In dying moments of the film, the director turns to spoon feeding the audience. For a brief period, I felt that I could take my eyes off screen, but in an instant he returned to that nuanced method of storytelling and I had a smile on my face. Adnan Sarwar has been able to create a balance between creating an emotional, entertaining film based on content. It has best of both worlds. If you have read about Zenith Irfan, you basically know the base plot, but there is so much more. This isn’t a travel film. The film maker laughs at and ridicules the norms of this patriarchal world, highlights internalized misogyny, and bares crony capitalism.
Sohai Ali Abro has strengthened the film with her quiet defiance. The film doesn’t over glamorize her character and the struggle is not romanticized either. Dialogues like ‘nahe krne mujhy himat’ show us that she is human after all. A lot of biopics fell in this trap of creating a legend out of a man/women or lionizing the individual. A lot of women in films are shown to have taken up ‘manly’ characteristics to showcase how strong they are. But Zenith retains her so called ‘feminine side’; she still has a doll key chain, and wears heals. Her character arch is perfect. Her relationship with her father is portrayed with delicacy, it is the base of the whole film. There is naivety, anger, confusion, frustration and eventual realization of her achievement.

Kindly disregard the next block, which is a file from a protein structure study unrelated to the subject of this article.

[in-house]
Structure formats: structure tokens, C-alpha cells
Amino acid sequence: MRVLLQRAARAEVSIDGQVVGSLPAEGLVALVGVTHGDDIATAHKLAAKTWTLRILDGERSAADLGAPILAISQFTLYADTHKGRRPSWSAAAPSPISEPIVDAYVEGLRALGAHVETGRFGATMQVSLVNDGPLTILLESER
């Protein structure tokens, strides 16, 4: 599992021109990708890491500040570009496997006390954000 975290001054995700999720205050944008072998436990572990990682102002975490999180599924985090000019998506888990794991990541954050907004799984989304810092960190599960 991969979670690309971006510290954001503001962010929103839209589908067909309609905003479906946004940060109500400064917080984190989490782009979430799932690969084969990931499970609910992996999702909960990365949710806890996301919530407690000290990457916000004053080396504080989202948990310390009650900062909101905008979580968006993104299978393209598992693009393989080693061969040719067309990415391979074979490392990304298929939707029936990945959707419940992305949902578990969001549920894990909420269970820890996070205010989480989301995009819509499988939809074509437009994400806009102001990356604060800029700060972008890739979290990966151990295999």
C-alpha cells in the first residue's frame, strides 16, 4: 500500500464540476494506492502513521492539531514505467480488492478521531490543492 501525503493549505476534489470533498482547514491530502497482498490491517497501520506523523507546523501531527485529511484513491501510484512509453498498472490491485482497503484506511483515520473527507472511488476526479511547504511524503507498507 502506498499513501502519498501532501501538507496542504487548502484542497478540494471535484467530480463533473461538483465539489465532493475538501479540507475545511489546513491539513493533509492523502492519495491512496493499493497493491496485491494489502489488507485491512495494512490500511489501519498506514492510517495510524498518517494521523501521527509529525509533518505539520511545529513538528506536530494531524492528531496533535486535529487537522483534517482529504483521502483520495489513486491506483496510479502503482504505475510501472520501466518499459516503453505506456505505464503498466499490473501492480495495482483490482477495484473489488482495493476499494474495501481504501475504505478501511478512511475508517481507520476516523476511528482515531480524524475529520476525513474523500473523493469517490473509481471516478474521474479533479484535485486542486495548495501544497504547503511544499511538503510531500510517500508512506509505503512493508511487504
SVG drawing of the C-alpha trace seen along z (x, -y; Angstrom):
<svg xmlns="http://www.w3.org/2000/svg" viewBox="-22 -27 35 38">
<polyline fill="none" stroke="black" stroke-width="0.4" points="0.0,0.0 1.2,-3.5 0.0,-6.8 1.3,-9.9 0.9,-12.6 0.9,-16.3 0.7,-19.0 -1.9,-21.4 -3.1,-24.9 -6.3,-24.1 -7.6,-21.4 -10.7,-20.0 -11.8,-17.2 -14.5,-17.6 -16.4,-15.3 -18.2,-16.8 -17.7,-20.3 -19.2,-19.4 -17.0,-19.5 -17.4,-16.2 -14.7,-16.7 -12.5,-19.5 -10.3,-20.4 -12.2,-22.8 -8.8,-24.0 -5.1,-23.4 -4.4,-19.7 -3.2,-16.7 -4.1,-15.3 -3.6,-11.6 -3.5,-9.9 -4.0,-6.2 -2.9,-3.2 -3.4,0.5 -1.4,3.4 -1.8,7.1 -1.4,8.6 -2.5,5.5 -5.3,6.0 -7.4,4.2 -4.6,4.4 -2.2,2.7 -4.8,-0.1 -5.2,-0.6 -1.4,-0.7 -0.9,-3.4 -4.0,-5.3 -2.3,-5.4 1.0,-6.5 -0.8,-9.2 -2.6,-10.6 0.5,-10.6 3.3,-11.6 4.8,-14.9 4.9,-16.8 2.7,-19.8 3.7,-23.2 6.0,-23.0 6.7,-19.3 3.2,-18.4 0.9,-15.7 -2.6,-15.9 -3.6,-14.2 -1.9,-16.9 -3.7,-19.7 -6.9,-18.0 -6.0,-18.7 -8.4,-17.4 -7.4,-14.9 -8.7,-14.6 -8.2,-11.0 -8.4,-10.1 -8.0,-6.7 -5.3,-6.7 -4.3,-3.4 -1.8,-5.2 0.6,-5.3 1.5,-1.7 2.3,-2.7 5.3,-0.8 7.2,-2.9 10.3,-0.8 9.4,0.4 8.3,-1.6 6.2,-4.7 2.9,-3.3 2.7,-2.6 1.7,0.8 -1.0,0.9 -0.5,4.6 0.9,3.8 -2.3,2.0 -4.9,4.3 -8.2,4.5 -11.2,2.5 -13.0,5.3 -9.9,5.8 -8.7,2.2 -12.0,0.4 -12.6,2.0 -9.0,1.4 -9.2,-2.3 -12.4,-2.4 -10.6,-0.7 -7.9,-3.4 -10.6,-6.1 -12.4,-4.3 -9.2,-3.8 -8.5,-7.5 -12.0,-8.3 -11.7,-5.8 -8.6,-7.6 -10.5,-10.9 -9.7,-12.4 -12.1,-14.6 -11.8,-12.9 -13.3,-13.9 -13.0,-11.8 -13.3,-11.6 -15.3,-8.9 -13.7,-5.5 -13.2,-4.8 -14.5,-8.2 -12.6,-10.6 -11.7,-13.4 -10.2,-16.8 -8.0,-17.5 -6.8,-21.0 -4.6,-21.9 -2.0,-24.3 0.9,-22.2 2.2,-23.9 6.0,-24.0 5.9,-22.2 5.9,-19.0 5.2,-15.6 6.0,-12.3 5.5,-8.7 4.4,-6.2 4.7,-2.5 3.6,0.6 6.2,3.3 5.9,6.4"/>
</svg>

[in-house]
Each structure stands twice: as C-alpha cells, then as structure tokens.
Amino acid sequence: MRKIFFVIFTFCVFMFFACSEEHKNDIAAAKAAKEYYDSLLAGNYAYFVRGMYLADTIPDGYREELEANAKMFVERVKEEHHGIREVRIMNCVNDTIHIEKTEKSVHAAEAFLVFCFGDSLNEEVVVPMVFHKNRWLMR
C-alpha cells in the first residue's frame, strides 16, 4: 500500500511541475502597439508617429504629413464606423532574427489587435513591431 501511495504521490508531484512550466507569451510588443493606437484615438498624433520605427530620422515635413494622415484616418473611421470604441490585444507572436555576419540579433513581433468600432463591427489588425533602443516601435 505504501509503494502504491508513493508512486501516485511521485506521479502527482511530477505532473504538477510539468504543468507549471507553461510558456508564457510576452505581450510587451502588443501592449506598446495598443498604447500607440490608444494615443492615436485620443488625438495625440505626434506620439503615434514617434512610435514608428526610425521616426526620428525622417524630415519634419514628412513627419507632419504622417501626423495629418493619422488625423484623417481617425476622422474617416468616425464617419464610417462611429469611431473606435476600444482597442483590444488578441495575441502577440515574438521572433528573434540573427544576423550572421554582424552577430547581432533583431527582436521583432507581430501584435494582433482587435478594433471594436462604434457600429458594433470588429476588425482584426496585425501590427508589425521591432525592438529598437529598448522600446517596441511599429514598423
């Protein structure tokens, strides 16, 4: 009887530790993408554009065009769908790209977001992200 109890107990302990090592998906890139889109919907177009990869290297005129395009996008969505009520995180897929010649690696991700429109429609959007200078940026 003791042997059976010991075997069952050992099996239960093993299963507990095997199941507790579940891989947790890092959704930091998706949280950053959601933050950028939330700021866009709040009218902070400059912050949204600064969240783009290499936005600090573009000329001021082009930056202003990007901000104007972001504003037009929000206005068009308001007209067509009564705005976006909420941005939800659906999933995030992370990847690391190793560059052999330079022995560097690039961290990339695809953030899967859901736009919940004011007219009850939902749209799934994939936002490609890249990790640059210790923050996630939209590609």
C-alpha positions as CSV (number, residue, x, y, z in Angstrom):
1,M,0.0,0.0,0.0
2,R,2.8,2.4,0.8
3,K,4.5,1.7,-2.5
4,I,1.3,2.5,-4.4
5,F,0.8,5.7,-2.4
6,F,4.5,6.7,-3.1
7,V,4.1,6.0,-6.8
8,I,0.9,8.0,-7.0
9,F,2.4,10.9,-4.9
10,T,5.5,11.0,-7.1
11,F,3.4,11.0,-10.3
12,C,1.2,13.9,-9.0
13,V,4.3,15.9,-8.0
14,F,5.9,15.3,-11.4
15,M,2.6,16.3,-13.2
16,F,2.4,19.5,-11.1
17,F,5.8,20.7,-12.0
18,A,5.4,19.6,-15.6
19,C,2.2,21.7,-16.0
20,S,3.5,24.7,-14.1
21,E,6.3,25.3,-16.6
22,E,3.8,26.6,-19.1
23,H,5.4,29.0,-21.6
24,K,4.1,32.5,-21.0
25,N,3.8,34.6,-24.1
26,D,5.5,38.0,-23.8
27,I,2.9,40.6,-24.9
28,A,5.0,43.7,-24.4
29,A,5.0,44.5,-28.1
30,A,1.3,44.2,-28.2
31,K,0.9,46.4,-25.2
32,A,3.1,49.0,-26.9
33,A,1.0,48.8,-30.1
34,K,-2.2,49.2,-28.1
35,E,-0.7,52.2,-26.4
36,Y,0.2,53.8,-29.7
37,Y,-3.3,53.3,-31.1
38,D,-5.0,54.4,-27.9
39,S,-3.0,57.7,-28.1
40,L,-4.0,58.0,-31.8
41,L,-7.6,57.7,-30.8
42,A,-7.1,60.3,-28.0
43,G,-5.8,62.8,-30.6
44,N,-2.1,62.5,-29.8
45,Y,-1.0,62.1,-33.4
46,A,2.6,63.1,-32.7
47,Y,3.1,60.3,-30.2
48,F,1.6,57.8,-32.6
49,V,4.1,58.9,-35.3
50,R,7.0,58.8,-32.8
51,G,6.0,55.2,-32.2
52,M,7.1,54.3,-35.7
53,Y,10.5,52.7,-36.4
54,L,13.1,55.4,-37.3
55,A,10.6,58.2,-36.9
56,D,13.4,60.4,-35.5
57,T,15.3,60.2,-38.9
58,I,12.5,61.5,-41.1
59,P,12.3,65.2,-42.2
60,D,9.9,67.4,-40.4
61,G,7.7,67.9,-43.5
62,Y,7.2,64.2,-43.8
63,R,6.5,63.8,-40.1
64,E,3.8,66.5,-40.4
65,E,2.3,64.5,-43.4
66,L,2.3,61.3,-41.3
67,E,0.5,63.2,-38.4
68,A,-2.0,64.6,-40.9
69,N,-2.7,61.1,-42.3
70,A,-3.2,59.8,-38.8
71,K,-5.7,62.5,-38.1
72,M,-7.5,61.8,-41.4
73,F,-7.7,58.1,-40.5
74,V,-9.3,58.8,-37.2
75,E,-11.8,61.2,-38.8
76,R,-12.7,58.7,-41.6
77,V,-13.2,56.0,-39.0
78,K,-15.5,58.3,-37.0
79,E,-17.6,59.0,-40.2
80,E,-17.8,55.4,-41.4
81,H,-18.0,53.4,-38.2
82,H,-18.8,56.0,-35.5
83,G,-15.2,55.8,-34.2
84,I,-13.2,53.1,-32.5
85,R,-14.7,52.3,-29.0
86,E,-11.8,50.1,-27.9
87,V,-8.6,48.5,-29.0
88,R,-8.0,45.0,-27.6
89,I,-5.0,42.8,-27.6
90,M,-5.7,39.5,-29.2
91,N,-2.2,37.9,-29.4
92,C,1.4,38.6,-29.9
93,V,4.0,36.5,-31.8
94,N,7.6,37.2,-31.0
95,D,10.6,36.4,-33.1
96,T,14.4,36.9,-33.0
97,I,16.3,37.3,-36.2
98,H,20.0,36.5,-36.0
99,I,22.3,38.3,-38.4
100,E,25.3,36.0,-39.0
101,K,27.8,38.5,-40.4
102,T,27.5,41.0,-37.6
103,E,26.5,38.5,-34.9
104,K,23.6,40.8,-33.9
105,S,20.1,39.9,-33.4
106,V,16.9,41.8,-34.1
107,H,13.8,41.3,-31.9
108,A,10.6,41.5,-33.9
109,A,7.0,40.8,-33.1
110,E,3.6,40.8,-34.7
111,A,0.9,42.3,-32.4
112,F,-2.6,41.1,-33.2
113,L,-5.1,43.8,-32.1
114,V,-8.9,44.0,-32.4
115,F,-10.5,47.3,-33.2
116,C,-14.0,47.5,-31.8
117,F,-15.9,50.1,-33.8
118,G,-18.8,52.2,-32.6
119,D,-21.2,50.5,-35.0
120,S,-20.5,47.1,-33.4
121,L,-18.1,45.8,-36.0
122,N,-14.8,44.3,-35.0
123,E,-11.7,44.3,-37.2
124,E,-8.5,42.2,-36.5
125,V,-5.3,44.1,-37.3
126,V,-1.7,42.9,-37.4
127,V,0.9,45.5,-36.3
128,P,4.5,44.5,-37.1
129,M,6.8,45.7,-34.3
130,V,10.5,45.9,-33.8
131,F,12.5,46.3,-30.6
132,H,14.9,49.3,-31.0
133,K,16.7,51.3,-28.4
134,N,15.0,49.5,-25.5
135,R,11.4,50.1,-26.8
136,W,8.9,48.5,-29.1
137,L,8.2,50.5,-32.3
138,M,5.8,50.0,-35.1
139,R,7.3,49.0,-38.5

The table tennis racket donning Babar (Sarmad Khousat) as the self-important boss is imposing. It’s a reflection on how bosses think of themselves as the Gods of their own universe. Sultan (Hadi bin Arshad) has played the role of a pillar for her sister, while her fiancée Zafar (Ali Kazmi) is used as a prop to show how entitled men can be (and generally are). At one point, he brags about how he has a friend in the US embassy, who’ll get her visa processed in a week. Ayesha (Mehar Bano) is terrific in demonstrating the ‘moral’ support friend role.
There is so much that the film maker has got right. Zenith’s character has much needed naivety. She is perplexed when she keeps hearing that she is a bahadur larki. She says ‘mai to sirf motorcycle chala rahe hon’. The film maker, smashes one right of the park here. There are subtle sequences (hint: Look for the always-on-the-phone-girl in the van). The reaction on social media, how elders see shadi, and losing all hope is depicted brilliantly.
On the day, Ali Zafar has been accused of sexual harassment by Meesha Shafi (Zafar, has issued a complete denial), Motorcycle Girl which fights for equal rights for women, mentions Ali Zafar. Ironic how things work. Nevertheless, in an entertaining piece of work, Adnan Sarwar delivers a big time. It could have been funny, had it not been the reality of our society. But most of all, Motorcycle Girl is about one thing; letting women do whatever they want to do. Meri zindagi meri merzi!